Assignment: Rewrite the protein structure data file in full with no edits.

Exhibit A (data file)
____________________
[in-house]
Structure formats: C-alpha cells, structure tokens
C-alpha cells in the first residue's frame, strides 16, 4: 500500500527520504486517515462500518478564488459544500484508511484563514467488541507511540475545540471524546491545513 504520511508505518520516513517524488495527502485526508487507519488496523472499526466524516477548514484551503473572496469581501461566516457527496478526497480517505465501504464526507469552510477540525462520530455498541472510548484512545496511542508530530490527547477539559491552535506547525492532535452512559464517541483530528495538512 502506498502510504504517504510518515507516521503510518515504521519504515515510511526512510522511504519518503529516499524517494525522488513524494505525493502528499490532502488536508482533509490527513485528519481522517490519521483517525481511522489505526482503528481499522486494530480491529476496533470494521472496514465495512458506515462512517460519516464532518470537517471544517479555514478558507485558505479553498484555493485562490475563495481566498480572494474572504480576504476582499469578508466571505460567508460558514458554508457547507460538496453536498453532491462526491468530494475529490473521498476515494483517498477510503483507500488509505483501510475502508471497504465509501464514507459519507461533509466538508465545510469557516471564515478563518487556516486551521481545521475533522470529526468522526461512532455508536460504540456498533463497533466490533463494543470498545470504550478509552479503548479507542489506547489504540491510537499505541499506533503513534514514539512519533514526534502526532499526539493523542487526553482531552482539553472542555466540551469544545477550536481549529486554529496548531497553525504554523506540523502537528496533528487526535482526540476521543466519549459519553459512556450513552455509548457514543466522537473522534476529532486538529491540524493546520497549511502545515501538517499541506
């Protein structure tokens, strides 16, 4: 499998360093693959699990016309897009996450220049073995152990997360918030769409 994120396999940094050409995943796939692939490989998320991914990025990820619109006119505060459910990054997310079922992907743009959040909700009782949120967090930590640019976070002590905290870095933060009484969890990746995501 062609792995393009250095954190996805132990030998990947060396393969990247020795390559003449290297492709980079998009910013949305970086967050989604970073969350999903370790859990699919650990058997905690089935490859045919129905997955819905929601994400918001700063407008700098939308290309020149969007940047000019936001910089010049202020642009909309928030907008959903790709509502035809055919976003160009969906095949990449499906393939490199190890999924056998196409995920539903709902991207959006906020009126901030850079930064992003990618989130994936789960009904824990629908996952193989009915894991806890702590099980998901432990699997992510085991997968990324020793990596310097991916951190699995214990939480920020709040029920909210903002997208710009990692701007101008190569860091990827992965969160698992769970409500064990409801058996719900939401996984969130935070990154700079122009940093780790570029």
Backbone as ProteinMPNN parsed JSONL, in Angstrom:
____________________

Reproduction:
[in-house]
Structure formats: C-alpha cells, structure tokens
C-alpha cells in the first residue's frame, strides 16, 4: 500500500527520504486517515462500518478564488459544500484508511484563514467488541507511540475545540471524546491545513 504520511508505518520516513517524488495527502485526508487507519488496523472499526466524516477548514484551503473572496469581501461566516457527496478526497480517505465501504464526507469552510477540525462520530455498541472510548484512545496511542508530530490527547477539559491552535506547525492532535452512559464517541483530528495538512 502506498502510504504517504510518515507516521503510518515504521519504515515510511526512510522511504519518503529516499524517494525522488513524494505525493502528499490532502488536508482533509490527513485528519481522517490519521483517525481511522489505526482503528481499522486494530480491529476496533470494521472496514465495512458506515462512517460519516464532518470537517471544517479555514478558507485558505479553498484555493485562490475563495481566498480572494474572504480576504476582499469578508466571505460567508460558514458554508457547507460538496453536498453532491462526491468530494475529490473521498476515494483517498477510503483507500488509505483501510475502508471497504465509501464514507459519507461533509466538508465545510469557516471564515478563518487556516486551521481545521475533522470529526468522526461512532455508536460504540456498533463497533466490533463494543470498545470504550478509552479503548479507542489506547489504540491510537499505541499506533503513534514514539512519533514526534502526532499526539493523542487526553482531552482539553472542555466540551469544545477550536481549529486554529496548531497553525504554523506540523502537528496533528487526535482526540476521543466519549459519553459512556450513552455509548457514543466522537473522534476529532486538529491540524493546520497549511502545515501538517499541506
């Protein structure tokens, strides 16, 4: 499998360093693959699990016309897009996450220049073995152990997360918030769409 994120396999940094050409995943796939692939490989998320991914990025990820619109006119505060459910990054997310079922992907743009959040909700009782949120967090930590640019976070002590905290870095933060009484969890990746995501 062609792995393009250095954190996805132990030998990947060396393969990247020795390559003449290297492709980079998009910013949305970086967050989604970073969350999903370790859990699919650990058997905690089935490859045919129905997955819905929601994400918001700063407008700098939308290309020149969007940047000019936001910089010049202020642009909309928030907008959903790709509502035809055919976003160009969906095949990449499906393939490199190890999924056998196409995920539903709902991207959006906020009126901030850079930064992003990618989130994936789960009904824990629908996952193989009915894991806890702590099980998901432990699997992510085991997968990324020793990596310097991916951190699995214990939480920020709040029920909210903002997208710009990692701007101008190569860091990827992965969160698992769970409500064990409801058996719900939401996984969130935070990154700079122009940093780790570029």
Backbone as ProteinMPNN parsed JSONL, in Angstrom: